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We are asking for our due, not begging for a favour, say ex-servicemen

By Upasna Pandey
June 17, 2015 13:48 IST
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On a hunger strike since Monday at Jantar Mantar protesting the delay in the implementation of One Rank, One Pension scheme, veterans bemoan the ‘lack of intention’ shown by the Modi sarkar, who seem to have reneged on their poll promise.

Rediff.com contributor Upasna Pandey reports from the rally. 

Ex-servicemen participate in a relay hunger strike at Jantar Mantar demanding implementation of the OROP. Photograph: PTI
 

They fought the enemy on various fronts, no questions asked. However, today, ex-servicemen, who were willing to lay down their lives for the country, have been forced to go on a hunger strike to protest against the delay in the implementation of the long-promised One Rank, One Pension scheme.

At Jantar Mantar in the national capital a group of ex-servicemen have been on a relay hunger strike, vowing to remain hungry till the government provides them with one answer -- when will OROP be implemented. Speaking to Rediff.com, they say they trust the government, but want a date, not an assurance. Patience, they say, is wearing thin and the credibility of Prime Minister Narendra Modi is waning.

“We have been silent for the past 35 years, but now we have no option but to strike,” is the stance of the ex-servicemen who have not eaten a morsel of food since Monday.

At least 11 ex-servicemen are volunteering every day, for the relay fast in Delhi, and there are reports of similar sit-in relay fasts being organised across at least 22 cities.

Many of the servicemen have handed back their medals to protest the delay. The veterans say their patience is waning with the government and they are fed up of assurances. 
 

At the gathering, Indian Ex-Servicemen Movement vice-chairman Major General Satbir Singh (retired) mimics how Modi took a bow to thank ex-servicemen at a rally in Rewari, Haryana in September 2013, promising to implement OROP within a year of coming to power.

However, one year has passed and there is little progress in the matter. “After making the promise, the PM is now saying that there are different ‘definitions’ of OROP, which need to be studied. We don’t understand how there is any scope for confusion. Give us access to the accounts of the three armed forces for seven days, and we will provide complete clarity on what is payable under OROP,” said Maj Gen Singh. The ex-servicemen expressed shock over the manner in which Modi has sought more time to resolve the OROP issue, ‘calling it a complex matter’.

The former soldiers said that in case, the government dithers any longer on the issue, they will “urge people of Bihar, where elections are to be held later this year, to think twice before they vote for a party, which does not keep its commitment to war veterans”.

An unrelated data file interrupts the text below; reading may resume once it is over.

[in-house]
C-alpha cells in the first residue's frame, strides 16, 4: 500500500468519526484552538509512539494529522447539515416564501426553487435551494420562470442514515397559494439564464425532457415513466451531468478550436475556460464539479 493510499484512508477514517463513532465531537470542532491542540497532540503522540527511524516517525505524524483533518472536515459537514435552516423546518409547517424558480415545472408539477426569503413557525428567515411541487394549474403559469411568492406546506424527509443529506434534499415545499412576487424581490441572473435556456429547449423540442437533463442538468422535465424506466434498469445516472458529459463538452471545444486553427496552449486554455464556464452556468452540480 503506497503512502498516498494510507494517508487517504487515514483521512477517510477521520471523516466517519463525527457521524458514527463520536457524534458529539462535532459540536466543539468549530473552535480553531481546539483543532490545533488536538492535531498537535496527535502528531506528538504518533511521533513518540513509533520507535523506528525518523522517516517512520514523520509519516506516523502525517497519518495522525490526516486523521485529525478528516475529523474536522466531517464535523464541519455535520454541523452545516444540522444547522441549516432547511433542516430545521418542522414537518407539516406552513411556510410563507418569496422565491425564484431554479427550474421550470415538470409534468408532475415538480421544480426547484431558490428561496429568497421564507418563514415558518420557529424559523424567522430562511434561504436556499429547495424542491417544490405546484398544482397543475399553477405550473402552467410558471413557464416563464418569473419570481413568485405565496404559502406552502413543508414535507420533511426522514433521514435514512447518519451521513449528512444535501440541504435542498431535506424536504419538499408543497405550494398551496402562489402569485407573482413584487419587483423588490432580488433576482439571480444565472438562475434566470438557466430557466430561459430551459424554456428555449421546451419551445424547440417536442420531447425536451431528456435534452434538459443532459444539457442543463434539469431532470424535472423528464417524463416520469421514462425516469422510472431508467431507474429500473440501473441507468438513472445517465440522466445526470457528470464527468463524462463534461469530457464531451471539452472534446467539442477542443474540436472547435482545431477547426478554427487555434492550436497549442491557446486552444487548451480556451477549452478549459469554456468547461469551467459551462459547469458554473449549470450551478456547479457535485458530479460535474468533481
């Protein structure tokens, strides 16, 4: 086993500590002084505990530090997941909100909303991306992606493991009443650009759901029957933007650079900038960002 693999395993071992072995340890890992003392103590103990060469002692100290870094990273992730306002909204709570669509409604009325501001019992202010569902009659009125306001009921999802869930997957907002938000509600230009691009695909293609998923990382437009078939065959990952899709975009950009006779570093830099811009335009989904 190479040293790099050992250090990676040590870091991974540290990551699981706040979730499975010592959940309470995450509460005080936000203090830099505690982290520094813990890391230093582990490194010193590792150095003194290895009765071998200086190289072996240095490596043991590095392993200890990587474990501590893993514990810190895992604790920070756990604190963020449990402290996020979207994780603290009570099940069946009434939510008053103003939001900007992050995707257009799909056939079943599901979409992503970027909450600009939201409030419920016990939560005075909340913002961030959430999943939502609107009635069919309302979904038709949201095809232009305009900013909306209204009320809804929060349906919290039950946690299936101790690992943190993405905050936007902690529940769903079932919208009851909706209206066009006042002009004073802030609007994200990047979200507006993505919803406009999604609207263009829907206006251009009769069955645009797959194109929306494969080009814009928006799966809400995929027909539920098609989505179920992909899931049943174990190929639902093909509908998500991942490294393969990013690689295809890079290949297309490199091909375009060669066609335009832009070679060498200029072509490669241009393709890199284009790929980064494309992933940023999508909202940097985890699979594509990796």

An ex-serviceman at the rally holds a banner which reads 'A country which does not respect its soldier should know that its freedom is under threat'. 
 

When asked why the growing unrest amongst them, Wing Commander (retd) C K Sharma, treasurer of IESM, attributed it to the interaction with the Union Finance Minister Arun Jaitley. During the meeting, the finance minister “asked us to lower our expectations”.

“The government has given a figure of around Rs 8,296 crore which is needed for rolling out OROP, it is not our estimate, so where is the scope for lowering expectations or re-examining this,” he added.

He added that Jaitley assured that there was total support from the party for this scheme, and it would be rolled out, but did not provide any timelines for the same. “We are asking for our due, not begging for a favour. It is worse for the widows of ex-servicemen, who are managing with meagre pensions. In comparison to a government peon’s widow who would be getting around Rs 6,000 as pension, a sepoy’s widow gets around Rs 3,500,” he argues.

Wing Commander Sharma explained that the allocation of funds for OROP would decline after the next four years, as against the argument that the scheme would entail higher expenditure for the government in the future.

Another veteran at the rally said, “The government should remember that the serviceman may not be highly educated, but he is literate and he is definitely not foolish.”

Ex-servicemen insist that the disappointment over the inordinate delay in implementation of OROP is with the government, and even more with the bureaucracy, which is seen as opposing this scheme. “The real opposition and delay in implementation is stemming from the bureaucracy which is unlikely to get any commission in the roll out, so they are misguiding the government also on this,” adds another ex-serviceman.

“We urge our families, friends and supporters to come out and show solidarity with us as we have given all our best years to the country and now we want our due, to be given with dignity. Time for making promises is over and it is time to deliver,” concluded Maj Gen Singh.

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